The second instalment of Anna Kime's blog from Art House Convergence 2015.
Tuesday 20th January
'The bar is so low it is a joke' - Ellen Tejle on The Bechdel
A brave start - speed networking before 9am. What I learnt:
you need a facilitator, it is distinctly un-British, but a great way to hone
your pitch and everyone had heard of Sheffield thanks to Doc/Fest. This was
actually an energising start to the day and a good opportunity to plug our
roundtable on Wednesday.
I'm very envious of the AHC2015 app - with three parallel sessions running
the majority of the time, the ability to create your own itinerary is most
helpful, you can also set reminders so you don't miss cocktail hour. Are there
any developers out there keen to take this on for #TWU15 I wonder?
Now we have the official opening, I have to admit - it’s
been a little confusing - having a day with Salt Lake City Film Society and an
opening party before any formal welcome which we now get three-fold.
Russ Collins who has been involved in AHC since its
inception begins. The AHC mission is to increase the quantity and quality of
arthouse cinema and to promote the culture and value of cinema in a community
setting and the rich and diverse nature of the cinema market. This feels very
similar to our own BFI FAN Reach/Breath/Depth objectives. He goes on to
describe their support for artistic expression, freedom of speech and social
justice. Whilst I doubt independent cinemas in the UK would challenge this it
is a point of difference that AHC take direct ownership of these values.
Keynotes by Stephanie Silverman (Managing Director, Belcourt
Theatre, Nashville) and Jody Arlington (Acting Director, IFP Festival Forum)
follow. Stephanie invites delegates to 'agressively refute the myth of the
dying arthouse' and to celebrate 'the uniqueness of you' maintaining AHC's
One reason for the excitment and energy in the room is AHC's
recent involvement in the campaign for cinemas to show The Interview. This successful intervention is cited
frequently as an example of the influence the arthouse or 'non-profit' sector
can bring to bear.
Sally and I have divided and conquered the AHC schedule so
head over to her blog for other sessions and better jokes.
I start with Avenue ISR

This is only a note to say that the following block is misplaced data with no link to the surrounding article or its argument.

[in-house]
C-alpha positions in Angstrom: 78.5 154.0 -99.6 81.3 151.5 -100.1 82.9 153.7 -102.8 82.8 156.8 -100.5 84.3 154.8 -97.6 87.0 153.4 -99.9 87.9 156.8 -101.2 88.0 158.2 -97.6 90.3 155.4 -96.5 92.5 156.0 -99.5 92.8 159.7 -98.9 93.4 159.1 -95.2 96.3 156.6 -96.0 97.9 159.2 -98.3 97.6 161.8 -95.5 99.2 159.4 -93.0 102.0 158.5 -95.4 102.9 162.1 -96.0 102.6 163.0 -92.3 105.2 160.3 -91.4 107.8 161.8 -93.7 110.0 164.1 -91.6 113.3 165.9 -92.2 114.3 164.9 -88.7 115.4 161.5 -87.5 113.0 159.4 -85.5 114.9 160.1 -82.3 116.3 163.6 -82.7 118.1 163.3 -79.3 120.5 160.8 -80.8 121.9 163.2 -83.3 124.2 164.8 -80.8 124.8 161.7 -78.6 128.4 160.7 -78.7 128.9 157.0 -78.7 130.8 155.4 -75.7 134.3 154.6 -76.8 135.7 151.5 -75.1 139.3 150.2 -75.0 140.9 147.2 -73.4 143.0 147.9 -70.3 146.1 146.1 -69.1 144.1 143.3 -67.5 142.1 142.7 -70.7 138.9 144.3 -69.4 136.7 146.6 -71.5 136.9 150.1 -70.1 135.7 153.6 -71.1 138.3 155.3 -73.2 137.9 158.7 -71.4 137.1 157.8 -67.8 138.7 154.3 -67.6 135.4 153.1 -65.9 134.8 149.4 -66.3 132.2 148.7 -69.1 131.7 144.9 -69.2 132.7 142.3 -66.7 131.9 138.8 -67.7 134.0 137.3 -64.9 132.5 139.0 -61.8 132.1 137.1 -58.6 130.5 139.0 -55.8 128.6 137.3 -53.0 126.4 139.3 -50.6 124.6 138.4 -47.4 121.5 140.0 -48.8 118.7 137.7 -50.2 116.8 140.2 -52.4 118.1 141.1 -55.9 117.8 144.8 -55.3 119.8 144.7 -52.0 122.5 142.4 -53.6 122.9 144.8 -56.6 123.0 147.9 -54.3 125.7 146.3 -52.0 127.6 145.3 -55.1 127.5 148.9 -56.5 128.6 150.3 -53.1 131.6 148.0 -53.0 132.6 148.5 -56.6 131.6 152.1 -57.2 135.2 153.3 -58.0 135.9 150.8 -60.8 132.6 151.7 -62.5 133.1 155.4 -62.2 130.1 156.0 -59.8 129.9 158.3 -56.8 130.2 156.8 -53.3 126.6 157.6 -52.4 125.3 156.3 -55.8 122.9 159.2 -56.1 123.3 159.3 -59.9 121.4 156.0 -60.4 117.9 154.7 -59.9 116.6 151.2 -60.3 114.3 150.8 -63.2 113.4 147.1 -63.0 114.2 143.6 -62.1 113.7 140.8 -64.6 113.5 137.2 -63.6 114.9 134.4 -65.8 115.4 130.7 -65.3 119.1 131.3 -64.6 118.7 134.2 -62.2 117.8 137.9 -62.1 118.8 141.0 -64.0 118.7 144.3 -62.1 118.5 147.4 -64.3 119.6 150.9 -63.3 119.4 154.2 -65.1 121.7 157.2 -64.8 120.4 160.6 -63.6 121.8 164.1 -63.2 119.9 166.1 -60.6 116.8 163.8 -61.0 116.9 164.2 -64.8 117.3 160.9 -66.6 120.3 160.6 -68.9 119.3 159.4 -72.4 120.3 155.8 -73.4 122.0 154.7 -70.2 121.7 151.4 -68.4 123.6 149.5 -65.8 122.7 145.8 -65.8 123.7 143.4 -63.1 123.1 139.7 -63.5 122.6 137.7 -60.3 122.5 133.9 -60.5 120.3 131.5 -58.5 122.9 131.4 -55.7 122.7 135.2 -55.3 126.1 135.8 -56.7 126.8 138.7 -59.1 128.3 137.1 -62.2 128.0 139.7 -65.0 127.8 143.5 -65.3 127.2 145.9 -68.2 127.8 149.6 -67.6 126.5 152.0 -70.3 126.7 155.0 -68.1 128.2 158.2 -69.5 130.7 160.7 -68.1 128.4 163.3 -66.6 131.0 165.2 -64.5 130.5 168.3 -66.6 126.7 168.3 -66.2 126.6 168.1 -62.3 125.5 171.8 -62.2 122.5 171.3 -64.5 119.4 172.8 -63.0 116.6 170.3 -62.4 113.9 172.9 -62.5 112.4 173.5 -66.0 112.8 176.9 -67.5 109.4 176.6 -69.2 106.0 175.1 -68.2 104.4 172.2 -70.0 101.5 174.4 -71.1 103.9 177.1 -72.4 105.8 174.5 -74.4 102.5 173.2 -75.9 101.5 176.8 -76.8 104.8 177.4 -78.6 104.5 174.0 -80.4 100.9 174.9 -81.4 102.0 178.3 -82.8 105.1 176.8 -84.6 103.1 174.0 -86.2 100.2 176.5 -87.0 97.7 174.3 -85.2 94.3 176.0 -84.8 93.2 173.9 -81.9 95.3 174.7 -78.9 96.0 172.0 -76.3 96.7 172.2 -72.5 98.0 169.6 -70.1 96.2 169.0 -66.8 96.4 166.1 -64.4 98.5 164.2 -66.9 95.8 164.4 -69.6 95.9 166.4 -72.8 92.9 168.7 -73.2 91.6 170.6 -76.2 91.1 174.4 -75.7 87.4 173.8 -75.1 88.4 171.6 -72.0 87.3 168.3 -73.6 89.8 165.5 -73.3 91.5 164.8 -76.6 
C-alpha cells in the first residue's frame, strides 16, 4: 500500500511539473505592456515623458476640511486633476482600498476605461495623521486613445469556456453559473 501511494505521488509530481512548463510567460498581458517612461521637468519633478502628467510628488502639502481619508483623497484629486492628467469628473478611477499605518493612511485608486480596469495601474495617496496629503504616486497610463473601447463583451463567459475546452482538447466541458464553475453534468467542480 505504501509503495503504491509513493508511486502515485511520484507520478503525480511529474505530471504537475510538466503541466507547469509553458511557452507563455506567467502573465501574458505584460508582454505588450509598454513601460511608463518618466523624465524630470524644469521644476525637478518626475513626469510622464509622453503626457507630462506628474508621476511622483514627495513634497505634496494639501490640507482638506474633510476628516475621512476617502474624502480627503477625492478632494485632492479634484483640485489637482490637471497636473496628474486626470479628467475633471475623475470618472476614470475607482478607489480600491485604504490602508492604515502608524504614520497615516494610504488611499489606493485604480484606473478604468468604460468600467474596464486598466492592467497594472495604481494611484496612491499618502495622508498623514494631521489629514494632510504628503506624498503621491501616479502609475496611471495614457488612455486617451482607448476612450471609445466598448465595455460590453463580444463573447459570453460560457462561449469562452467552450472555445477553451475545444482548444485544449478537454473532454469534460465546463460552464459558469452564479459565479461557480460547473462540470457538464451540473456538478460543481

Presents the National Audience Survey. Sherwood Smith (Founder/Managing
Director) is particularly deft at presenting the trends and patterns from
20,000 respondents at over 30 art house cinemas. I like the motivations chosen
to describe why a respondent visits their respective cinema: 'sparks my
curiosity, makes life enjoyable, makes me a more well-rounded person, makes me
more tolerant of other points of view'. The confident summary was a direct link
between proximity to art house cinemas and overall quality of life - what more
could we want?!
In Breaking the Fifth Wall: Rethinking Arts Marketing for
the 21st Century, Gene Carr is equally energetic. Taken from his book Gene takes us through approaches to CRM, email
marketing, website design and social media which are so logical I was
embarrassed not to be doing them already. My favourites were: never use the
'send to everyone on my list' button and to identify who your really engaged
audiences are (repeat attendees or those consistently opening your emails) and
have special offers for them.
AHC is peppered with impressive keynotes. After lunch we
hear from film critic Anne Thompson. Indiewire covered her session here and I highly recommend her blog
for ongoing industry insights.
Next up is No Sexism Please - We're Swedish. I was really
thrilled to meet Ellen Tejle having been an admirer of her invention - The
Bechdel Test for some time. This simple certification
highlights the endemic gender inequality in the films we watch. To be awarded
the A rating a film must feature two named women who have a conversation about
something other than men. As Ellen says ‘the bar is so low it is a joke’ which
given how few films pass rather underlines her point. Ellen has gained
international news coverage for this initiative and I can see how it could be
employed effectively in the UK – perhaps the BFI could take it into account
when funding films?
Keri Putnam, Sundance Institute’s Executive Director
gave a timely closing keynote, again, inspired by the recent events around The
Interview. Her speech is covered in Filmmaker Magazine here.
She made a good point that interest in the film’s VOD
performance had been raised and went on to announce that Sundance are working
on a framework to gather and report this information – watch this space.